The most painful area is usually located on the bottom of the foot near the heel. Heel spurs may or may not be present. The heel spur itself is rarely a contributing factor to the pain. There is often increased pain with initial standing, walking, or running. For example, the first step out of bed in the morning or the first step after sitting for a while. The pain seems to reduce as activity continues only to get tired and achy after prolonged activity. This condition will improve with prolonged rest.
This is a common injury in athletes especially: runners, jumpers, walkers, basketball players, or people who walk a lot at work. Tightness in the calf muscles and the Achilles tendon are predisposing factors. So is weight gain. The mechanics of the foot plays an important role, especially in pronation syndrome, which is the excessive or prolonged flattening of the foot arches during walking.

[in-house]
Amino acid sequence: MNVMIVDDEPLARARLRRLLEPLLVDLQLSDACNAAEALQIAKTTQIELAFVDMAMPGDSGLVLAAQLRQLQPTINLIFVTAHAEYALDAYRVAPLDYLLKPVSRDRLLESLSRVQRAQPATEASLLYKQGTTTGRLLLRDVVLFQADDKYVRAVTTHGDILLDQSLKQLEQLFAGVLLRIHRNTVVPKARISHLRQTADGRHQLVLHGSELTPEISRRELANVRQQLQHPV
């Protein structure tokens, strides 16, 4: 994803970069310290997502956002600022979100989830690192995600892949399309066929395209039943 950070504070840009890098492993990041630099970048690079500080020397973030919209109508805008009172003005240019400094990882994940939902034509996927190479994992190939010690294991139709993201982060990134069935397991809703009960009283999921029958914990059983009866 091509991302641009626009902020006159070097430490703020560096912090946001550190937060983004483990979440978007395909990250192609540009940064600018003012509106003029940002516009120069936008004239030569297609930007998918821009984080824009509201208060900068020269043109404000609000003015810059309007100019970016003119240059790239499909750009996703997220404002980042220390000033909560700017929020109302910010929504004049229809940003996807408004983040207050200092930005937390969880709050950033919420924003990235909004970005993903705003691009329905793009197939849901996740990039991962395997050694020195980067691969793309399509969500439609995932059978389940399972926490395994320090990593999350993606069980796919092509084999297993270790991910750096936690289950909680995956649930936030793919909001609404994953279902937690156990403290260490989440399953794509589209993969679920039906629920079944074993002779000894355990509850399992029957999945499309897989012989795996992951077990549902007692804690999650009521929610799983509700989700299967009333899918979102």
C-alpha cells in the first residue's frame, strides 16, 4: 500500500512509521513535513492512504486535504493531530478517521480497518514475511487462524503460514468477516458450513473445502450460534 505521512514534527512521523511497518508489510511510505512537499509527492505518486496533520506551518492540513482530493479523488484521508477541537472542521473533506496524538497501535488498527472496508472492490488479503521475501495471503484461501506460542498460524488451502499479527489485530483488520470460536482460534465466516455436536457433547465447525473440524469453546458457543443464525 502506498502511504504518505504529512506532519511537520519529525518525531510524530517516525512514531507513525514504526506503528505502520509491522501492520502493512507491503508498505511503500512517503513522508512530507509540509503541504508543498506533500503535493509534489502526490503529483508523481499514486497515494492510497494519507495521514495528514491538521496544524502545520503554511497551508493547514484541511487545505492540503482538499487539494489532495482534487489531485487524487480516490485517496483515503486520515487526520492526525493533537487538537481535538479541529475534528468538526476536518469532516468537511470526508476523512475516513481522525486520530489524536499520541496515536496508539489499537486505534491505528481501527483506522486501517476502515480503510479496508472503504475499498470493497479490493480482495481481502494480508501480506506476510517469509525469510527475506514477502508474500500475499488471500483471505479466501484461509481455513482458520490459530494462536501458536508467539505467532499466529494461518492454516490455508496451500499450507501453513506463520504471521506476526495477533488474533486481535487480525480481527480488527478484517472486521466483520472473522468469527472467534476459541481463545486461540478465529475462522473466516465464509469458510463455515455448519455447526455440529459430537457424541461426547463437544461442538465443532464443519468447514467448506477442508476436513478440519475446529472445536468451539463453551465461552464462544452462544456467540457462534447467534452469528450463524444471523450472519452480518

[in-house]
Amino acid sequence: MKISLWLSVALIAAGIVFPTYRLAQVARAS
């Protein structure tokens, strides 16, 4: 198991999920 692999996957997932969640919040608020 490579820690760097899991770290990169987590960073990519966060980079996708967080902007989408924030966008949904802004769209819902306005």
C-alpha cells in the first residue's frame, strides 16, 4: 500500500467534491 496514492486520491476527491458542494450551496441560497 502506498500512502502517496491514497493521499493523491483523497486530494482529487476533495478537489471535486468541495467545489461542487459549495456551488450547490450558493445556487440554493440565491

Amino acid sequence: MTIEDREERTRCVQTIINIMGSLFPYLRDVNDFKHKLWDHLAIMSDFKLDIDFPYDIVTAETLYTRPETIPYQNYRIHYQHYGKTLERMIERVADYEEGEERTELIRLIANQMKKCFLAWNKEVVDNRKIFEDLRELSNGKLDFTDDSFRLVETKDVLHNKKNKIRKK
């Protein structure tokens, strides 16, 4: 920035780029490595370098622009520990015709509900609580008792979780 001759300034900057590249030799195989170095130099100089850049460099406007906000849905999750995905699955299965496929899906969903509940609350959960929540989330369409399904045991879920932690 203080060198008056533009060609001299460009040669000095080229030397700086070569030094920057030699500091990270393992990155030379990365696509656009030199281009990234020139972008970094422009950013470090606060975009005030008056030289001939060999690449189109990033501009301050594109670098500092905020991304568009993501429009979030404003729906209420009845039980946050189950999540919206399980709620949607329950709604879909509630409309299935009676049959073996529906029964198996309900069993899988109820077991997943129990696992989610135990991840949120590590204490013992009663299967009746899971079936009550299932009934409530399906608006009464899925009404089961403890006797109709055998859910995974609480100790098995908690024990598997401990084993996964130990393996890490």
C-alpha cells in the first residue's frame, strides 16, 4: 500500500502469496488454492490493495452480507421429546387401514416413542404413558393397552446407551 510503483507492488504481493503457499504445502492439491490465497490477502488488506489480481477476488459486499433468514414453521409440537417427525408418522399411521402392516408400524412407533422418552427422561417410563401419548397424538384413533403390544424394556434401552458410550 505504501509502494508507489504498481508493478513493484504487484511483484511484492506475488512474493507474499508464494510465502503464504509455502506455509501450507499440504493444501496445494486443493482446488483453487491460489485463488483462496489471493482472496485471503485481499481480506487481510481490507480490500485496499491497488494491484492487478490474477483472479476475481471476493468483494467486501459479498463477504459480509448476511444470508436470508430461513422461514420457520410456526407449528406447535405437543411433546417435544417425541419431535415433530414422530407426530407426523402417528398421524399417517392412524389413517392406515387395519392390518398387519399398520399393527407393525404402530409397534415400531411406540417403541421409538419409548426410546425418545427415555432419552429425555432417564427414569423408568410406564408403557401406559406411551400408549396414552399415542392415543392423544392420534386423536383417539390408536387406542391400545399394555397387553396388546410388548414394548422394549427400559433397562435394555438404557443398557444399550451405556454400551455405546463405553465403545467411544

Our Treatments For Plantar Fasciitis
The primary cause of the pain in plantar fasciitis and plantar fasciosis is scar tissue adhesions, caused by repeated damage of the fascia. Traditional treatments alone or together may only minimally reduce the pain and do little to prevent recurrence.
ART and Graston Technique are relatively new approaches with very successful results. Being hands-on methods, our doctors can work directly with the soft tissues of the body. These treatments focus on locating and treating the scar tissues adhesions accumulated in the muscles and soft tissues. The treatment is complemented with specific foot strengthening and stability exercises.